We had to go down to Almeria to pay Richard’s speeding fine. He was getting quite worried that it was going to be over the 21 days and was going to have to pay the higher fine of €300.
The rock formation along the roadside is amazing where it has been blasted out. I wish I was a geologist so could understand what all the different layers are.
We set off with the relevant papers and my trusty phone! Google Maps took us straight there and into an underground car park right by the DGT office. We have found that the Spanish underground car parks were not built for modern day cars and we struggle to get the Smax in a space. The front of the car was sticking out and the car park attendant came and signalled to me to reverse back to the wall but the tow bar was against the wall so we couldn’t go any further back.
We went to a door in the DGT office and I showed the security man my Google translate which said, “I want to pay a speeding fine”. We gathered that we needed to go round the corner and once again I showed the security guard my phone and showed us where to go but we were faced with a room full of people and a check in machine which we had no idea what to do with! Richard saw another security guard who, when shown my phone, directed to us to desk 4 where we were able to pay the fine. Honestly if we hadn’t had Google we would have been stuffed as it appeared no one spoke English. The currency card worked, the police letter with the photocopy of Richard’s passport worked and it was still only €150.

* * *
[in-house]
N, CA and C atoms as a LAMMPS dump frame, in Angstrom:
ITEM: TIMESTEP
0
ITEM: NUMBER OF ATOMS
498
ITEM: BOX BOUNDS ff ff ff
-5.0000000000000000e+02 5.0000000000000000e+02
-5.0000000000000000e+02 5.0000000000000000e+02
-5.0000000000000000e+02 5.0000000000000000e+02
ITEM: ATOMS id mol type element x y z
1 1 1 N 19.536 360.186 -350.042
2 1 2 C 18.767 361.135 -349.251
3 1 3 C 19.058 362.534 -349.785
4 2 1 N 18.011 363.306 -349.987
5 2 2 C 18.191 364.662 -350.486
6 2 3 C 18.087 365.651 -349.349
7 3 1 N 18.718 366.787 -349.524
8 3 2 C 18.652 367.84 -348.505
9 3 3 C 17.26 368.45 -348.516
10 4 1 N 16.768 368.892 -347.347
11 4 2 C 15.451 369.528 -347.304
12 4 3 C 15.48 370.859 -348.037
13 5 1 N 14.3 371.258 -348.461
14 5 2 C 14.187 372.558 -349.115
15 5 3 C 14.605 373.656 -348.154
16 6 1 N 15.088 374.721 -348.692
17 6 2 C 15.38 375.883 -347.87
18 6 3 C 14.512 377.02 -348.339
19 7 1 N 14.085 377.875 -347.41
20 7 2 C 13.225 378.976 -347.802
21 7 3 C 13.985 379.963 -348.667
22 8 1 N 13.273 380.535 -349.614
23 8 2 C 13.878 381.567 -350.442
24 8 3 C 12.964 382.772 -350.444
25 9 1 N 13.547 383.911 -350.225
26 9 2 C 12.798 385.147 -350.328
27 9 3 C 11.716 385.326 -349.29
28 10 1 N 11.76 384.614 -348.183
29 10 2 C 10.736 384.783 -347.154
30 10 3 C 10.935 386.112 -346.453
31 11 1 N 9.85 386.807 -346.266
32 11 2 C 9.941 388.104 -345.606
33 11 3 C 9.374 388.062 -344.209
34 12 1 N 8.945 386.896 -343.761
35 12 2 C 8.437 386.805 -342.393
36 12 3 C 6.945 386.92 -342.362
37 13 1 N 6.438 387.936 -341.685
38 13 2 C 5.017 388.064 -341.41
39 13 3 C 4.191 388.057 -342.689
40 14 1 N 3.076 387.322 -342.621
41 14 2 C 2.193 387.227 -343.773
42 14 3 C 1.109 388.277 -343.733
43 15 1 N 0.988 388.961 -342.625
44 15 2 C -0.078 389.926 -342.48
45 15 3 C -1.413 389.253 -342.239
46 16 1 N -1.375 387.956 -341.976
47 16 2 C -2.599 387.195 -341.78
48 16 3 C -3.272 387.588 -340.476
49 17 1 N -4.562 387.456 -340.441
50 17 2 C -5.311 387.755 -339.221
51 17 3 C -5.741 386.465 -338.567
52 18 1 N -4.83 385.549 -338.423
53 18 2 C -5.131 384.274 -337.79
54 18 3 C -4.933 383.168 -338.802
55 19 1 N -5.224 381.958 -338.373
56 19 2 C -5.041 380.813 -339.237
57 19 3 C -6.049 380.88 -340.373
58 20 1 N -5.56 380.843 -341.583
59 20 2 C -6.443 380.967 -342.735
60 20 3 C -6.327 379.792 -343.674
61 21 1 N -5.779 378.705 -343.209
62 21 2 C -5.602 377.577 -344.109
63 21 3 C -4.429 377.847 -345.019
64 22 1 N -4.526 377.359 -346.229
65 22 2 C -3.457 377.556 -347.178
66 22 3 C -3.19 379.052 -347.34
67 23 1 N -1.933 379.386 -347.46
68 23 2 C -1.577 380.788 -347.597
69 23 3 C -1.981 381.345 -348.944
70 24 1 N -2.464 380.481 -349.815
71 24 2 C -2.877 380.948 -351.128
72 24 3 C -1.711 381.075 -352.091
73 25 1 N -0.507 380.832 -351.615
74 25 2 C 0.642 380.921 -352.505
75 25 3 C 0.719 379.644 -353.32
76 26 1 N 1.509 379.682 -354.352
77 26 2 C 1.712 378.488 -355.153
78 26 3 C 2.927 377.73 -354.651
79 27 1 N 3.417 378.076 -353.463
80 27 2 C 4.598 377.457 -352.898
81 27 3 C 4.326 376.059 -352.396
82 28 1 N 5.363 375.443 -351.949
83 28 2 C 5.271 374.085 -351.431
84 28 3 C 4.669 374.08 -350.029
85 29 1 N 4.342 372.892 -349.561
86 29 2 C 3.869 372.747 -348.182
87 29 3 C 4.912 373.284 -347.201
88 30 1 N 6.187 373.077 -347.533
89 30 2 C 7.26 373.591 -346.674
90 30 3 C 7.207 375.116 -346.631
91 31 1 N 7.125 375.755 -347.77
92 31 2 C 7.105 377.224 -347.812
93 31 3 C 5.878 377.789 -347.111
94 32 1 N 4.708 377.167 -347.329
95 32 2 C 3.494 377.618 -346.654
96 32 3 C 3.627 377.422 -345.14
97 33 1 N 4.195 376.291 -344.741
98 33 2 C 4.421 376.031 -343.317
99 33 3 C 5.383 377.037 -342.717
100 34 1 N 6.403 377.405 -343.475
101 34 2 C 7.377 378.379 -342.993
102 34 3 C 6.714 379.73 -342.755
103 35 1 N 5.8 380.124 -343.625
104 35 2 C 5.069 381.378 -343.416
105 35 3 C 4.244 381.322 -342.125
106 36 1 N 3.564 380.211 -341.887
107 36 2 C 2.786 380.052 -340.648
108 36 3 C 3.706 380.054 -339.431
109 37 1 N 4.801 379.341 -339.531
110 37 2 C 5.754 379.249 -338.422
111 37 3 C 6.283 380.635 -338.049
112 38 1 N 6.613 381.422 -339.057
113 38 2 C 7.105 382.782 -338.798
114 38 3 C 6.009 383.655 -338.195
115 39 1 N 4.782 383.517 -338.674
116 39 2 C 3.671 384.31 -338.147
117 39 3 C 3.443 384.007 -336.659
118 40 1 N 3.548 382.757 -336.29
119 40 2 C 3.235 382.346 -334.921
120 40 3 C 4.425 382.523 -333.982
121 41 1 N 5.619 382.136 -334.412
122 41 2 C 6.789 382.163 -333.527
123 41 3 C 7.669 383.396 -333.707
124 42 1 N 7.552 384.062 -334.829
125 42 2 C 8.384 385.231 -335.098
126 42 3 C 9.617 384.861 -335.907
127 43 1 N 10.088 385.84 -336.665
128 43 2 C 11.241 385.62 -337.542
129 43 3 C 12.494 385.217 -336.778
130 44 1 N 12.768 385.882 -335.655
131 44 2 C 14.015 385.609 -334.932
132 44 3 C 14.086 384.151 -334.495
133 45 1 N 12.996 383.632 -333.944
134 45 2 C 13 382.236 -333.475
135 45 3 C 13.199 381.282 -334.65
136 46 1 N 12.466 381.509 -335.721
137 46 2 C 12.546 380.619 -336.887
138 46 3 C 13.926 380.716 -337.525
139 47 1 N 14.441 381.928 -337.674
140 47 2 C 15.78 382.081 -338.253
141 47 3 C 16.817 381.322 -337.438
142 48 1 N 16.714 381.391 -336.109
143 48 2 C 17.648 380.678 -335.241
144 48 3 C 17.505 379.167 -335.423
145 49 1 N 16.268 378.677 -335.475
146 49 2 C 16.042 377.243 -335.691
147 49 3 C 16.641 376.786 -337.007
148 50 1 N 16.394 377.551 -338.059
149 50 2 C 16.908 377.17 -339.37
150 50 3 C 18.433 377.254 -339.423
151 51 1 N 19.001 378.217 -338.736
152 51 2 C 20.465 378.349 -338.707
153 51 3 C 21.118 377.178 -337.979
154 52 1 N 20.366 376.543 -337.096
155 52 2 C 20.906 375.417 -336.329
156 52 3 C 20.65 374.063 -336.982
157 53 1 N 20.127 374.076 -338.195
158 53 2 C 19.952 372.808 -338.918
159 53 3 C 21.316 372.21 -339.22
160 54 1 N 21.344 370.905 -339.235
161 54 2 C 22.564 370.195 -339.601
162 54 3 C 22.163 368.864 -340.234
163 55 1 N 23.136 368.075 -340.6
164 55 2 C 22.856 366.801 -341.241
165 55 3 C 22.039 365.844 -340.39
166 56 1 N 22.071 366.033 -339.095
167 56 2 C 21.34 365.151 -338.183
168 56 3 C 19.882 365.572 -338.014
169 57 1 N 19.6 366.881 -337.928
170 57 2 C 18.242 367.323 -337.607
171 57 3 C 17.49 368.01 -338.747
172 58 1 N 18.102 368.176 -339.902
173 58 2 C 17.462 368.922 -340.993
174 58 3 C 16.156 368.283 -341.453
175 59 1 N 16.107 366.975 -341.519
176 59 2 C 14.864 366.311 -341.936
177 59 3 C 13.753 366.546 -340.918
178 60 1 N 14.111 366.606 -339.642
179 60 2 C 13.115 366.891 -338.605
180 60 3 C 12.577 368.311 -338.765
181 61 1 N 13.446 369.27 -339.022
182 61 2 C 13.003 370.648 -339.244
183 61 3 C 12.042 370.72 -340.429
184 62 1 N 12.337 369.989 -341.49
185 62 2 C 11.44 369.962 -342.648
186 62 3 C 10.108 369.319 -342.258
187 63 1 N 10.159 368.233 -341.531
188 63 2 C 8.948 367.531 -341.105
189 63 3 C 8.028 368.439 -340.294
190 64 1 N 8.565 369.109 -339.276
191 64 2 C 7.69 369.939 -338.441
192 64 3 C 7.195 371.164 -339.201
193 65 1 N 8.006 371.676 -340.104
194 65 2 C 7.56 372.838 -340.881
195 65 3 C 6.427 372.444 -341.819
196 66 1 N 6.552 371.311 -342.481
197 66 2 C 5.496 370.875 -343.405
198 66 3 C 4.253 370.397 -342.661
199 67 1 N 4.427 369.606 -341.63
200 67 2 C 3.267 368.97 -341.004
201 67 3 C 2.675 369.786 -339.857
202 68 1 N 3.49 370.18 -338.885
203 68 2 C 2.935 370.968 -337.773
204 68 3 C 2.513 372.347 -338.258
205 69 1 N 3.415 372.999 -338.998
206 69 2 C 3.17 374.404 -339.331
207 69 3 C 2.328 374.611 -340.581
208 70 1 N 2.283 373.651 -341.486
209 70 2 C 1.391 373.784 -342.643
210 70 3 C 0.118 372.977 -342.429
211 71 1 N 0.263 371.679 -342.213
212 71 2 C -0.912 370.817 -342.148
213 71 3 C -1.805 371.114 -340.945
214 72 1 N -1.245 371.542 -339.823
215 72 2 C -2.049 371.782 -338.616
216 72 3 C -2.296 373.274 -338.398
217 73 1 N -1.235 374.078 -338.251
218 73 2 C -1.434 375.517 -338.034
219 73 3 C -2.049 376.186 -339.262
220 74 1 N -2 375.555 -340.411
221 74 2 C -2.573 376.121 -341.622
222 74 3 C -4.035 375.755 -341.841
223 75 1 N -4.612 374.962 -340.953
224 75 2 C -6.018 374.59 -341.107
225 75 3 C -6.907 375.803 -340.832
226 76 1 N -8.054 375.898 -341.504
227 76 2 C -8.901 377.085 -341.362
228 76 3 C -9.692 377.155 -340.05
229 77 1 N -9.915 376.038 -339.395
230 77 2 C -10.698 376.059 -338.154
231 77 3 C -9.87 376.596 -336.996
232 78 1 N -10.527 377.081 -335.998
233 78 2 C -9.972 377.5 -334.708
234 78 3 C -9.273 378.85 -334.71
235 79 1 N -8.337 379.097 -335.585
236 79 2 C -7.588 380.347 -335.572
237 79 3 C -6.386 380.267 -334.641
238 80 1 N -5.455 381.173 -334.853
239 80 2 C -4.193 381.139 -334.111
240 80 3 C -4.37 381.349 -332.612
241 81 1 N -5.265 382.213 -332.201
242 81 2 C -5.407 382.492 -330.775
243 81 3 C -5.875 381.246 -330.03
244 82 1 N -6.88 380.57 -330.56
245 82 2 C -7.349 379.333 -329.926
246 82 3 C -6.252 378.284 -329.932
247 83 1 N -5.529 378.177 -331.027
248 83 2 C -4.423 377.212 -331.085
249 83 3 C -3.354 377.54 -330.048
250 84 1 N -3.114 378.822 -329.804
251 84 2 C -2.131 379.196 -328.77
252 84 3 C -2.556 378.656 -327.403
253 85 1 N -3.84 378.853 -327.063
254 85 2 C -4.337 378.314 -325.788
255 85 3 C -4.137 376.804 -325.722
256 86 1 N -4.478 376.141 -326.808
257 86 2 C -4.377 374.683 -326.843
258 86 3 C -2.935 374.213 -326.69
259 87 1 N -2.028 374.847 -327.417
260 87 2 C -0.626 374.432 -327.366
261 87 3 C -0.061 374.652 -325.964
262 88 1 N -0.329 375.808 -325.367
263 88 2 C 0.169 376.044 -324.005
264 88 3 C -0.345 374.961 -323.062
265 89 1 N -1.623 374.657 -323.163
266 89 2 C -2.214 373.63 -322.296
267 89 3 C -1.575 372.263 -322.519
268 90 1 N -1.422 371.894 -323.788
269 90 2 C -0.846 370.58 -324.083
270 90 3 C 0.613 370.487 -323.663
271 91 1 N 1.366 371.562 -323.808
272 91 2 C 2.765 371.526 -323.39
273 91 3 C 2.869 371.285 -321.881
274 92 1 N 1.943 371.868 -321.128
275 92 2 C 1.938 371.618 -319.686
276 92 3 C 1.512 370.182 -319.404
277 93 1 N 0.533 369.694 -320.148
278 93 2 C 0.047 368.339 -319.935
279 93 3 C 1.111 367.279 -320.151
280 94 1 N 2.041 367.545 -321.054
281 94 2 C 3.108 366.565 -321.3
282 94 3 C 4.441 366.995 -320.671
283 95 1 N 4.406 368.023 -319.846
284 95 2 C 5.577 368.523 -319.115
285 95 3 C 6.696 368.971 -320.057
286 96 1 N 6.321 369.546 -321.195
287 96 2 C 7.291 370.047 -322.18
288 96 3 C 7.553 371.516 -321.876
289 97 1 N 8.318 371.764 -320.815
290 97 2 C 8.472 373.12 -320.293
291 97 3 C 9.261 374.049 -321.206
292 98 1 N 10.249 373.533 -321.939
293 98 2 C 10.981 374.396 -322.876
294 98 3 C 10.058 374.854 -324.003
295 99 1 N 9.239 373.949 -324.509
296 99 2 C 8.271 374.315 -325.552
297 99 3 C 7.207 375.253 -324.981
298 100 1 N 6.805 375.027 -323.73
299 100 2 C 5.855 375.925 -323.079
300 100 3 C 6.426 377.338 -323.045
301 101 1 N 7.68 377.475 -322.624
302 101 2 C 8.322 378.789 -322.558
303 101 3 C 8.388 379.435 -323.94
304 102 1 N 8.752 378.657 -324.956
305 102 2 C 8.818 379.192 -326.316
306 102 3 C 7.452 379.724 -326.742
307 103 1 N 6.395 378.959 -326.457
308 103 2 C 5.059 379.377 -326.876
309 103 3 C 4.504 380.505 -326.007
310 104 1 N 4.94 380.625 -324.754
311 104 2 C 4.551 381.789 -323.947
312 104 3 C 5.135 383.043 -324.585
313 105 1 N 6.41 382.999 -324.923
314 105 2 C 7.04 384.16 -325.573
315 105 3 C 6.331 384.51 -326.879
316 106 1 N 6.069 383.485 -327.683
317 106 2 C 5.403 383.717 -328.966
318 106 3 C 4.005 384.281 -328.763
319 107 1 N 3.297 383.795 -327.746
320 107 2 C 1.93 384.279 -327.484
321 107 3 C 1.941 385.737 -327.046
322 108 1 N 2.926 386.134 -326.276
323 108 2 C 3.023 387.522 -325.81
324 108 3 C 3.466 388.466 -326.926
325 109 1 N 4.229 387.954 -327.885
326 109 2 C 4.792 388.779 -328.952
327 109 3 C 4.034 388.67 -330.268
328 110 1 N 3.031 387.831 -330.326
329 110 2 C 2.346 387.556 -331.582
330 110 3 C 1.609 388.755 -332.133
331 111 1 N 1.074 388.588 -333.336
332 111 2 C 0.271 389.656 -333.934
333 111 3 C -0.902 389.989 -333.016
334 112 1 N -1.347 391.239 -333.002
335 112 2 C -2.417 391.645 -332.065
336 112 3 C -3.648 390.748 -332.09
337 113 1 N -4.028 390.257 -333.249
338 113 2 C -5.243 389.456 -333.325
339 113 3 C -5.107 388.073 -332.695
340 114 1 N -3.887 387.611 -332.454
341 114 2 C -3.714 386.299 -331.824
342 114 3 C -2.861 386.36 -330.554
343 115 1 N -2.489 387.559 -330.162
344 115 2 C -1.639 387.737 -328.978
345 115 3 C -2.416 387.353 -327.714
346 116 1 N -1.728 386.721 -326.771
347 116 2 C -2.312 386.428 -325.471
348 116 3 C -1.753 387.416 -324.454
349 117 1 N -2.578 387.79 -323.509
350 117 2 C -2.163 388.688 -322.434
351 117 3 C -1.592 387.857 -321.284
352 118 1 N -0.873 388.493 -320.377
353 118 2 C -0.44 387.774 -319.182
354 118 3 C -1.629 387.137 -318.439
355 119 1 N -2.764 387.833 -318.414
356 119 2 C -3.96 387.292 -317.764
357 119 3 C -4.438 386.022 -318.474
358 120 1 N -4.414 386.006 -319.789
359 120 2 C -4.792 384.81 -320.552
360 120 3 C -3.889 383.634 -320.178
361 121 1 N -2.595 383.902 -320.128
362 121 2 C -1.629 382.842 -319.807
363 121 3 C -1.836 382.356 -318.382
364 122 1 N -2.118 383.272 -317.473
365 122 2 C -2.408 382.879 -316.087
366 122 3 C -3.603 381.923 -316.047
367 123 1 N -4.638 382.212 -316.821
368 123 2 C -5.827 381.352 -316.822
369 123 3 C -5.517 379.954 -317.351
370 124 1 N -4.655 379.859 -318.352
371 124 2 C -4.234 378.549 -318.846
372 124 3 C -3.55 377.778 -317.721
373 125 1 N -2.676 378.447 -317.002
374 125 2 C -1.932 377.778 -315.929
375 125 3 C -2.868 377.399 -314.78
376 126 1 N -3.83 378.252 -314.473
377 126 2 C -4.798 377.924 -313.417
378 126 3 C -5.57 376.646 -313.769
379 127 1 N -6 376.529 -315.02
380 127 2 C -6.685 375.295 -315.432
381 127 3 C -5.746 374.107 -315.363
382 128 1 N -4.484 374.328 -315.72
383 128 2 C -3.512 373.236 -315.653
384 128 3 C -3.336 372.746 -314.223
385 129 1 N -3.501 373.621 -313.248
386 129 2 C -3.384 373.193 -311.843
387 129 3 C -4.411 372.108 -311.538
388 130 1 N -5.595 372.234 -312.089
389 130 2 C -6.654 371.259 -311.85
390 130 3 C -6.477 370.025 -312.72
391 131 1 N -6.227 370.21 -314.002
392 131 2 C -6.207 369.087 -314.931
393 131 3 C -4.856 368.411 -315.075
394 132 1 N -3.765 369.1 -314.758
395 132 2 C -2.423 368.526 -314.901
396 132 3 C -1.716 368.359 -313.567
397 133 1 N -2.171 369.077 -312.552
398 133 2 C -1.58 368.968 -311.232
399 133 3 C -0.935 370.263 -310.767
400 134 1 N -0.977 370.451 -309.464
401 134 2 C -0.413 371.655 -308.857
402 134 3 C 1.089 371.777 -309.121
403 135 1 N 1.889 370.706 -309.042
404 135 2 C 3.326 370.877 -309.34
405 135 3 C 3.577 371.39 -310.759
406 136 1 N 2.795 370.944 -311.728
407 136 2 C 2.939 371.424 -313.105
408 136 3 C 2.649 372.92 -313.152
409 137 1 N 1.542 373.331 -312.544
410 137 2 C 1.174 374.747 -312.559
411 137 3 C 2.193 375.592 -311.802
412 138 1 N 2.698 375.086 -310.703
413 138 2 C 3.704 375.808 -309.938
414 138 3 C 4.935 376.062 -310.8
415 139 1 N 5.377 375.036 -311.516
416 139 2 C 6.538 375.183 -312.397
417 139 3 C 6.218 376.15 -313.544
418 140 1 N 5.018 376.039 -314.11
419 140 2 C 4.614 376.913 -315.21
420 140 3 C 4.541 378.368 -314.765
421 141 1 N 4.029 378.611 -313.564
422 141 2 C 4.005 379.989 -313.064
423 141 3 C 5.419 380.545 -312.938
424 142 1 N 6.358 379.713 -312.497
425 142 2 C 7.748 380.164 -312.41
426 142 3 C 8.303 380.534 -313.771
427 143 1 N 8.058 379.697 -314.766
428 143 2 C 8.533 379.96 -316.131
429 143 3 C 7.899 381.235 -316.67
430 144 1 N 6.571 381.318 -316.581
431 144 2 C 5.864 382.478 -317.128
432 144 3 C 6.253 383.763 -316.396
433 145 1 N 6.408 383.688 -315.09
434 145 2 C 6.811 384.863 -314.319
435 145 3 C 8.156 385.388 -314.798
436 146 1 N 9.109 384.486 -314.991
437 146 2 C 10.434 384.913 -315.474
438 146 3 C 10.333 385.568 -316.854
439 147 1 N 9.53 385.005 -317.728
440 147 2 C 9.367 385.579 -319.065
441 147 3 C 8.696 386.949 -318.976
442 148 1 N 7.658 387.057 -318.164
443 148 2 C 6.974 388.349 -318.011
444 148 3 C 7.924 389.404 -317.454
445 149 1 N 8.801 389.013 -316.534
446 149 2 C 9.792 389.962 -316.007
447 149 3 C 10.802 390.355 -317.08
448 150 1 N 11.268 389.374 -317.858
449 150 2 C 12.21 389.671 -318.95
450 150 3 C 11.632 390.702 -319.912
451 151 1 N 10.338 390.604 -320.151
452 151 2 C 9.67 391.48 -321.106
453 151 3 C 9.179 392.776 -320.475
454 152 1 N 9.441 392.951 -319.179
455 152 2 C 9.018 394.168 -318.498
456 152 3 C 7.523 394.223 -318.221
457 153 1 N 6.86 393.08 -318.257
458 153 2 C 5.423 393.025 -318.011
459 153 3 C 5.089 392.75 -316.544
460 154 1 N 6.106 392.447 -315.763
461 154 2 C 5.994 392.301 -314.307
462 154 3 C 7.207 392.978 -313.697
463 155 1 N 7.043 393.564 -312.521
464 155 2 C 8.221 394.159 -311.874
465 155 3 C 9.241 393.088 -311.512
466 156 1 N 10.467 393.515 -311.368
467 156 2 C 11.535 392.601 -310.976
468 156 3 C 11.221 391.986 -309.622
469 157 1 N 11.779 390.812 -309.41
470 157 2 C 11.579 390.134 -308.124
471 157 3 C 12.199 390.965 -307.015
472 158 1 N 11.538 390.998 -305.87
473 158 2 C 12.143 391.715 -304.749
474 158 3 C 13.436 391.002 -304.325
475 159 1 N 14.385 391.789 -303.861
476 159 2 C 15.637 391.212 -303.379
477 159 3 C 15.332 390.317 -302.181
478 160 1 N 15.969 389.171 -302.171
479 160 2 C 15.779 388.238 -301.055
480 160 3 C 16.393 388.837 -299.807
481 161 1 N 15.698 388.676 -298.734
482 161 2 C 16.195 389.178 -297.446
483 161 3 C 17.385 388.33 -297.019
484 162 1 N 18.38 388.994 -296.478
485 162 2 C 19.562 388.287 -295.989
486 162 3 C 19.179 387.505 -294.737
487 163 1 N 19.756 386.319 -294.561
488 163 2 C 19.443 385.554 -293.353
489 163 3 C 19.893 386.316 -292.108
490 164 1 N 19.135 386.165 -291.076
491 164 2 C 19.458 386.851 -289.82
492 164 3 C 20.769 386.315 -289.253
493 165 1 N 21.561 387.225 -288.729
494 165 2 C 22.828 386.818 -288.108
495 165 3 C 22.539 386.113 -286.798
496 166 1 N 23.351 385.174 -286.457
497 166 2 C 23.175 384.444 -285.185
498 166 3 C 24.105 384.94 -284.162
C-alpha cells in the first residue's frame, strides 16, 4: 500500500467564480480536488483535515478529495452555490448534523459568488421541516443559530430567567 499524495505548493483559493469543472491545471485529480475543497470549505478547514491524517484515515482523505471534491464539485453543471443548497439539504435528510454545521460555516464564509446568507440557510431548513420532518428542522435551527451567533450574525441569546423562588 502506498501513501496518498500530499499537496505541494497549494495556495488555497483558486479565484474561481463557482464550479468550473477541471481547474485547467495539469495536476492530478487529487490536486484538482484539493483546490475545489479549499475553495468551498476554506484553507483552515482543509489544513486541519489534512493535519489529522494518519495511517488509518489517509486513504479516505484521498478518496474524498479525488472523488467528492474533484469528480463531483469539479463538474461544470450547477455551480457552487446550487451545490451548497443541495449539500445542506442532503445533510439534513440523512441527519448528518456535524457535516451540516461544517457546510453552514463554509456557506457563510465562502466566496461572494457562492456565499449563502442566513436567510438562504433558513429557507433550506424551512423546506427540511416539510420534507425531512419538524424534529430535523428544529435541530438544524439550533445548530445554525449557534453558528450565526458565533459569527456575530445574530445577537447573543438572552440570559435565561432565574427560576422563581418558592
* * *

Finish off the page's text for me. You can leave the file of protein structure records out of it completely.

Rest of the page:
I’m sure Almeria is lovely, but we just wanted to get out! So, we headed for Roquetas del Mar. It was nothing like either of us had expected - kiss me quick hats and so on!! We parked at Playa del Romanillo and walked up the paseo to the marina. The beach is really long - not sure how long but there wasn’t any sand just tiny stones. We walked past the marina and to the Castillo de Santa Ana – a fortification built between the 16th and 17th centuries. It was used to protect the few inhabitants who populated the town at that time, and the local salt production, as they were besieged by pirates and privateers. The 1804 earthquake destroyed most of the structure, and only one of the towers survived along with the raised level area, which has been conserved and recovered. In 1985 it was declared Bien de Interés Cultural by UNESCO.
It was a lovely afternoon – something we really needed after all that had happened.